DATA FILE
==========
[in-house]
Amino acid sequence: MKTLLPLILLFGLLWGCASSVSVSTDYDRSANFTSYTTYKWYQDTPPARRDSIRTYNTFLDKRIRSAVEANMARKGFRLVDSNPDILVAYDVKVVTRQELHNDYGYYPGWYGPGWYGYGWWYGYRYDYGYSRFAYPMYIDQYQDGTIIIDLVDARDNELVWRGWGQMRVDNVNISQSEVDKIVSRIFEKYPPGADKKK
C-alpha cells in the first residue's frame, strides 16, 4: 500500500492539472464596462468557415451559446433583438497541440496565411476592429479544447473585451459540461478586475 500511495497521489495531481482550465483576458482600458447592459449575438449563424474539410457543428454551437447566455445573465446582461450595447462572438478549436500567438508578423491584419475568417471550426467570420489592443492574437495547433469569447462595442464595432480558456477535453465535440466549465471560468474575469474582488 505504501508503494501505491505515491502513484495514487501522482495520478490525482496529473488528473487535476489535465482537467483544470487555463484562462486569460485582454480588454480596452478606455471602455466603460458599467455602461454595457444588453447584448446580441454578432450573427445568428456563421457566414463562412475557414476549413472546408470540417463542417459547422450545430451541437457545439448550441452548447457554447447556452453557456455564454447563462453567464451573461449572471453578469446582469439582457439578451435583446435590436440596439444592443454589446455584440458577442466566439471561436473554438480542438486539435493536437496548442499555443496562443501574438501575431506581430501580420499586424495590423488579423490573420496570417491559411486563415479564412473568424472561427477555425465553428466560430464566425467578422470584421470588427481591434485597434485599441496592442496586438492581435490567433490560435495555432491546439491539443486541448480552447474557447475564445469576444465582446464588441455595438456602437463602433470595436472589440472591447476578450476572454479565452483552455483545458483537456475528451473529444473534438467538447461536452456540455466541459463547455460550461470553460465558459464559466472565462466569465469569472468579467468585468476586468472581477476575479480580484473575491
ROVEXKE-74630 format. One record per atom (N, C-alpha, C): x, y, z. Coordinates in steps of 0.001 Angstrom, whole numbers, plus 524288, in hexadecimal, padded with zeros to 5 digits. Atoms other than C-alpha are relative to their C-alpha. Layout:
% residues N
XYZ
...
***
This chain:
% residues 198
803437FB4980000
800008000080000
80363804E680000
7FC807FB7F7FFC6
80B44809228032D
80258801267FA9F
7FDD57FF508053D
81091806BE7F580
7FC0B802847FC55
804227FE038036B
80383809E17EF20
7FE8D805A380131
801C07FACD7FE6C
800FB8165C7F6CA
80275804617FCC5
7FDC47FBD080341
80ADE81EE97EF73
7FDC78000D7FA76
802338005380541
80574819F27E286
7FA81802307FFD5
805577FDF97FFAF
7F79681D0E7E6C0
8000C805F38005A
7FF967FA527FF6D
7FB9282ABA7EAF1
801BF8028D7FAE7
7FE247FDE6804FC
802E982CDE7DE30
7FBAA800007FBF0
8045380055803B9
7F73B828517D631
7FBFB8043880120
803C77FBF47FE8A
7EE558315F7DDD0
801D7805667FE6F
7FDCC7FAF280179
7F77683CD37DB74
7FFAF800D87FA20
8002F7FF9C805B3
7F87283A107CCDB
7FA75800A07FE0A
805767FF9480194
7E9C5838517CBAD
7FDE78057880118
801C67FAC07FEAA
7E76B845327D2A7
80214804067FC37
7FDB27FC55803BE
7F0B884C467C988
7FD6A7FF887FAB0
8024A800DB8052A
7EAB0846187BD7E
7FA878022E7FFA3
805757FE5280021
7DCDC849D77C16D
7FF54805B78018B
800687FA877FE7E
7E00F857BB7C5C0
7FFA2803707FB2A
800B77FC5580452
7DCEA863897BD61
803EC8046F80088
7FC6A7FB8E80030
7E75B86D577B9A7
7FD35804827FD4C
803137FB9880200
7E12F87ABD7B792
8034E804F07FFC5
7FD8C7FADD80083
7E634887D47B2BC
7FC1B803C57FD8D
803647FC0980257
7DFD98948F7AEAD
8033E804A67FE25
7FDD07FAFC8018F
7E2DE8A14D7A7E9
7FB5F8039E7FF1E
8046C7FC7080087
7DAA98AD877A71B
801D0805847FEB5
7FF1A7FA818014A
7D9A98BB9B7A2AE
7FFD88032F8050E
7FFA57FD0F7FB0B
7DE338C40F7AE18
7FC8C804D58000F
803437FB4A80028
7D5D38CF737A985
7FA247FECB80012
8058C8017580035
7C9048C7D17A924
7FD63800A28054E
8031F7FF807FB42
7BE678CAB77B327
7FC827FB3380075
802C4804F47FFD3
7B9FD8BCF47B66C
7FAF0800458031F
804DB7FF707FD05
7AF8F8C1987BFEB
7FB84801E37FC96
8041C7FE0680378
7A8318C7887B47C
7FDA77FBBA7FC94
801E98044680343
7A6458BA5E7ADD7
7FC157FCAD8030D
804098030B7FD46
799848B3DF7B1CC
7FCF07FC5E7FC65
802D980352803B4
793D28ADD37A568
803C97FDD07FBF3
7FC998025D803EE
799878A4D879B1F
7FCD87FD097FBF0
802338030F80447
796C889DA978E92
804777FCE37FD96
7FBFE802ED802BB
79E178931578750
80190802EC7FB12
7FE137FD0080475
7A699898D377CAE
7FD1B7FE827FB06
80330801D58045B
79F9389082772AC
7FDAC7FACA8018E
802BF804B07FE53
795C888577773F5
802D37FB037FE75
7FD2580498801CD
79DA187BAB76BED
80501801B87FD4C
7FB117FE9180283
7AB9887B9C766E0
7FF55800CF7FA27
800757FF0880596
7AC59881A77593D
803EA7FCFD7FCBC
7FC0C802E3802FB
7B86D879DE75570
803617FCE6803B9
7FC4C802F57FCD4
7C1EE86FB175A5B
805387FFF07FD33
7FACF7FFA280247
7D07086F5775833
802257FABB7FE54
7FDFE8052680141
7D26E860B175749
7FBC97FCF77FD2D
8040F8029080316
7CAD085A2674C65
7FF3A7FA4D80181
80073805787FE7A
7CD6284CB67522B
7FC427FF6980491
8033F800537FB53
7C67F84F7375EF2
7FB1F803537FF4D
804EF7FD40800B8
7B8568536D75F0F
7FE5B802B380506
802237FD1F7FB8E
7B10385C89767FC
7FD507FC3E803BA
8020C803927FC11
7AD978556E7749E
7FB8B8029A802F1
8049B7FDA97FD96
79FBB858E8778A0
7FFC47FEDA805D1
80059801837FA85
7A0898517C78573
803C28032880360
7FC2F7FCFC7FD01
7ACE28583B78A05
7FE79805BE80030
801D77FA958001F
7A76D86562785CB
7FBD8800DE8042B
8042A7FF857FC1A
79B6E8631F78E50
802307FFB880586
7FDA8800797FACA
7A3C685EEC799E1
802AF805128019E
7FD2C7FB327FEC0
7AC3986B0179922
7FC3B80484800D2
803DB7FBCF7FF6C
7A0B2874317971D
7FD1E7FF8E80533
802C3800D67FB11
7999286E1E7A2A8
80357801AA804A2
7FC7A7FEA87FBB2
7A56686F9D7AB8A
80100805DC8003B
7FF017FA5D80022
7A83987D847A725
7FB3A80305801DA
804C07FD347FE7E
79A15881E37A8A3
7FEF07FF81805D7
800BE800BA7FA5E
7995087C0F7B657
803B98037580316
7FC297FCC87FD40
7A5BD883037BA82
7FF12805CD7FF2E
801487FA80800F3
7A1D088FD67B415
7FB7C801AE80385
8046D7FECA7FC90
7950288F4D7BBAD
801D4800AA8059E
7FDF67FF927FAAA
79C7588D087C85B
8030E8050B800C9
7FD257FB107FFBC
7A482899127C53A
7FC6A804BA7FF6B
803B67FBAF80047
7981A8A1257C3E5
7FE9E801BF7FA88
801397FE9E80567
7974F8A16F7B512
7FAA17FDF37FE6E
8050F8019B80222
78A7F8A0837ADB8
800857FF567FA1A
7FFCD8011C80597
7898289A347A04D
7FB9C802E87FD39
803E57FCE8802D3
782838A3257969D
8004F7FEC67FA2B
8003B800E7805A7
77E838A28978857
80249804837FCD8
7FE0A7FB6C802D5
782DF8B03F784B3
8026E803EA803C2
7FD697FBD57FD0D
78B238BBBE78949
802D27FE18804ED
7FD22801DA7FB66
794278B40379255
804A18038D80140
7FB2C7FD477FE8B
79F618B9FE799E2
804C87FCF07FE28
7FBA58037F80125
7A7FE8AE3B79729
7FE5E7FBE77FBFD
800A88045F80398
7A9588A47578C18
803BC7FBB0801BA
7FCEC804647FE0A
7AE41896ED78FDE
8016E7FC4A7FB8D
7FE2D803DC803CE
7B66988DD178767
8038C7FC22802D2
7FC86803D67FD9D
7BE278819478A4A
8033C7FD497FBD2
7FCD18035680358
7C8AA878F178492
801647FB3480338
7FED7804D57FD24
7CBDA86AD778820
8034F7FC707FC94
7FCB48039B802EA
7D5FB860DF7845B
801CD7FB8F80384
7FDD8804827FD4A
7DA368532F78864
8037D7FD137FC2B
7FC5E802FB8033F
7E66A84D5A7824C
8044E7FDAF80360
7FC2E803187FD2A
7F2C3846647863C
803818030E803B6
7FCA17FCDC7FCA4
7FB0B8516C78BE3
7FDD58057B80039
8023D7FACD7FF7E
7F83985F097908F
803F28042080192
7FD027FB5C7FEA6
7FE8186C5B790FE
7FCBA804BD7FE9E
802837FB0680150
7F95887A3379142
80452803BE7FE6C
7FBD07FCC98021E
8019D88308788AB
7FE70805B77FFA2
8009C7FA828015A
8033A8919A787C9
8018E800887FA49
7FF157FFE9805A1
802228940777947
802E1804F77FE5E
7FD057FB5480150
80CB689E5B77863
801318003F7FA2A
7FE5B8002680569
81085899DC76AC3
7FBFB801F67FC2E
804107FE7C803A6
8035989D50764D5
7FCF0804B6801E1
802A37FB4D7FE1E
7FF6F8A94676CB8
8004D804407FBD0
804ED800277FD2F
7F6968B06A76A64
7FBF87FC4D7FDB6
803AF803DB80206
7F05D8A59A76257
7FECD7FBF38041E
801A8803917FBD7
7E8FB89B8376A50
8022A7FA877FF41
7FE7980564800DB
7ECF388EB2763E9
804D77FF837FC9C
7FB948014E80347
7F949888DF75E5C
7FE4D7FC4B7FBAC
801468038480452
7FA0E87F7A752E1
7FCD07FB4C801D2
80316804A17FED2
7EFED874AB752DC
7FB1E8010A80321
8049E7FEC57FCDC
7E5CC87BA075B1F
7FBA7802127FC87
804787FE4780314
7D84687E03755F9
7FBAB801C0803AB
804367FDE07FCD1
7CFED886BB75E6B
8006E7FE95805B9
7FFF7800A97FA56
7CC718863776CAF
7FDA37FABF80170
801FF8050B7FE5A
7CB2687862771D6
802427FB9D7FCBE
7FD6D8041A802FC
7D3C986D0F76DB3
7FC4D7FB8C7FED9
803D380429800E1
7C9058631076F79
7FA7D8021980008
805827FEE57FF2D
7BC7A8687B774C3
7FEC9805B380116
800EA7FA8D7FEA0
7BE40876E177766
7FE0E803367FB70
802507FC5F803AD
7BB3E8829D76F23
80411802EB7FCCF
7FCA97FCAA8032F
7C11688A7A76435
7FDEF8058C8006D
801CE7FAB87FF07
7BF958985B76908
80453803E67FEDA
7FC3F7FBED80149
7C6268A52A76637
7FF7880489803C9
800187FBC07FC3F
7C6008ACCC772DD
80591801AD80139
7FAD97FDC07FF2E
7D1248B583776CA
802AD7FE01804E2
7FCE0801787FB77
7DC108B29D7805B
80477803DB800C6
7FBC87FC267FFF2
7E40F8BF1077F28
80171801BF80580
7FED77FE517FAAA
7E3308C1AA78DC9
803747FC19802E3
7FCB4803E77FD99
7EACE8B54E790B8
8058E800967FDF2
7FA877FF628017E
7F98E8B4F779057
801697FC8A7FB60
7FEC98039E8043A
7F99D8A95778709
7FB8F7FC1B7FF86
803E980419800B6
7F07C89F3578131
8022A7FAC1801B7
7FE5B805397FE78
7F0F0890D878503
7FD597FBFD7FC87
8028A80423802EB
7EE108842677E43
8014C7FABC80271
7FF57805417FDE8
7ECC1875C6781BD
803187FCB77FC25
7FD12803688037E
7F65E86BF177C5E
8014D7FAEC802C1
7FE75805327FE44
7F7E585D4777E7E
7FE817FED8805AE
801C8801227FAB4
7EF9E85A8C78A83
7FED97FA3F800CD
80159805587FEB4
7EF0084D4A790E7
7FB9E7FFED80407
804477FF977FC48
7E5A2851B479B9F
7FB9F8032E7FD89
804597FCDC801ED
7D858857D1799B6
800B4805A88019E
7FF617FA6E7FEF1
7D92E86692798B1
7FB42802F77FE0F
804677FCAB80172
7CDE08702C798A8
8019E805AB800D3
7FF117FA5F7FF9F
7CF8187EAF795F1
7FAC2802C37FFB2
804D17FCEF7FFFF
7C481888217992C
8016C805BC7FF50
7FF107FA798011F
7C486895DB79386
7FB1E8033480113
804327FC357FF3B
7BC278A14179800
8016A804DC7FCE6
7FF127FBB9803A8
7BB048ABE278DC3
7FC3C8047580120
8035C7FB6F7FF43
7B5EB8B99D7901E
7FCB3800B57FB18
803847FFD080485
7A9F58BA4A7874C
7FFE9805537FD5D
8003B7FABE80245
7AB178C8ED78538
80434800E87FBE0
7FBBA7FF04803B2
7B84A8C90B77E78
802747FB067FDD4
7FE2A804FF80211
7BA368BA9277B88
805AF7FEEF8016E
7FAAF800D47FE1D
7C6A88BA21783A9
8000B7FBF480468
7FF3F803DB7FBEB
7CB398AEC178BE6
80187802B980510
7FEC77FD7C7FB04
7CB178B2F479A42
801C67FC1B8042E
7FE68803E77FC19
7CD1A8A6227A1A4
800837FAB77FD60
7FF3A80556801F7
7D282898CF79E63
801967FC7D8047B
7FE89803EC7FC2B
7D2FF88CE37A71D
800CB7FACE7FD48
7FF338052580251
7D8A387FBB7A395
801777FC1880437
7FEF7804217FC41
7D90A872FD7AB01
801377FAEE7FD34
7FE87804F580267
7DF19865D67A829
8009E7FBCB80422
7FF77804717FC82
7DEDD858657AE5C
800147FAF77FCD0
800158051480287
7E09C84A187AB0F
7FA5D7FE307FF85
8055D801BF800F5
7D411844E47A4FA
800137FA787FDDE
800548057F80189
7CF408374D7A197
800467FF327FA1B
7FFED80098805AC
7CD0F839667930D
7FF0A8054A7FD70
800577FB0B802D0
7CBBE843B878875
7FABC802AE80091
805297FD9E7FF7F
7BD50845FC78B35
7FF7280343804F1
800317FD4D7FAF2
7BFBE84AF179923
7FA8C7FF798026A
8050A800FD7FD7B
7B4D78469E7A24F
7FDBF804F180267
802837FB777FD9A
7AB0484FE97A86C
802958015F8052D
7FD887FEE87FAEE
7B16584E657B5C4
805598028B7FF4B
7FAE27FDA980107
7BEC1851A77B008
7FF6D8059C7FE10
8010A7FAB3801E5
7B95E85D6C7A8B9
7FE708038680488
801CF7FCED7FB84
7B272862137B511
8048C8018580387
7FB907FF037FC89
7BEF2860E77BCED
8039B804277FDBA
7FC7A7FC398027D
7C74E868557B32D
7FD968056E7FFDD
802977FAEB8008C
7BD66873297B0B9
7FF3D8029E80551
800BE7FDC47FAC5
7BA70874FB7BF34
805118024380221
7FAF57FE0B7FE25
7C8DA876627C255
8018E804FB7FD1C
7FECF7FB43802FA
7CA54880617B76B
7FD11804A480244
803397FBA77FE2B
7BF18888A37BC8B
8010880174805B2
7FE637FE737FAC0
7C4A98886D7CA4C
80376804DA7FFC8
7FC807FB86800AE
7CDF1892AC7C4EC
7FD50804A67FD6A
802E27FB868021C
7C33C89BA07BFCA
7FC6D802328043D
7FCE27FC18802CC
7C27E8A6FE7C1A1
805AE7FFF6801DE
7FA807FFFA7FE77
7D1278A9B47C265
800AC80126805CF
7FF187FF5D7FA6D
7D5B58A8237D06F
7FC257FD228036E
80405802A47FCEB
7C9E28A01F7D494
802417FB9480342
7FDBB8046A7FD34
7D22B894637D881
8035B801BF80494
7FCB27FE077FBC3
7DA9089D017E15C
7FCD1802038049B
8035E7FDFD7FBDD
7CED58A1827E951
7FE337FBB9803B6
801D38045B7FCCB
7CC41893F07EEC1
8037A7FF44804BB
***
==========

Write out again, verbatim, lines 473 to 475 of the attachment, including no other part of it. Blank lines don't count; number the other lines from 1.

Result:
8003B7FABE80245
7AB178C8ED78538
80434800E87FBE0